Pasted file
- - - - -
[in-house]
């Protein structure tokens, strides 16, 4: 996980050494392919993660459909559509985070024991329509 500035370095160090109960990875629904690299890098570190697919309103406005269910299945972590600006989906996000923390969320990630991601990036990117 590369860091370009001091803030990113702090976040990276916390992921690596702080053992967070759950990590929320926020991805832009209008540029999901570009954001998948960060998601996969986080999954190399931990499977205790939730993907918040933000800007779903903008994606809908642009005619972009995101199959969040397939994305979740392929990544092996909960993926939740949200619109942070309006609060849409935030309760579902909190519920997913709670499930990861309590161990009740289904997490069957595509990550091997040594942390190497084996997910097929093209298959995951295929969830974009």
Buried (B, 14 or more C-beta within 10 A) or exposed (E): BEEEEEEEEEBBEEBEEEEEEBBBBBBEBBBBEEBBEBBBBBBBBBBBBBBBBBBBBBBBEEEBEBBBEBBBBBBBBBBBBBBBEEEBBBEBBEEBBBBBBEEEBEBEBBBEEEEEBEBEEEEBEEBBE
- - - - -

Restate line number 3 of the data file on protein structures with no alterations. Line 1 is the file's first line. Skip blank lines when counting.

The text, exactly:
Buried (B, 14 or more C-beta within 10 A) or exposed (E): BEEEEEEEEEBBEEBEEEEEEBBBBBBEBBBBEEBBEBBBBBBBBBBBBBBBBBBBBBBBEEEBEBBBEBBBBBBBBBBBBBBBEEEBBBEBBEEBBBBBBEEEBEBEBBBEEEEEBEBEEEEBEEBBE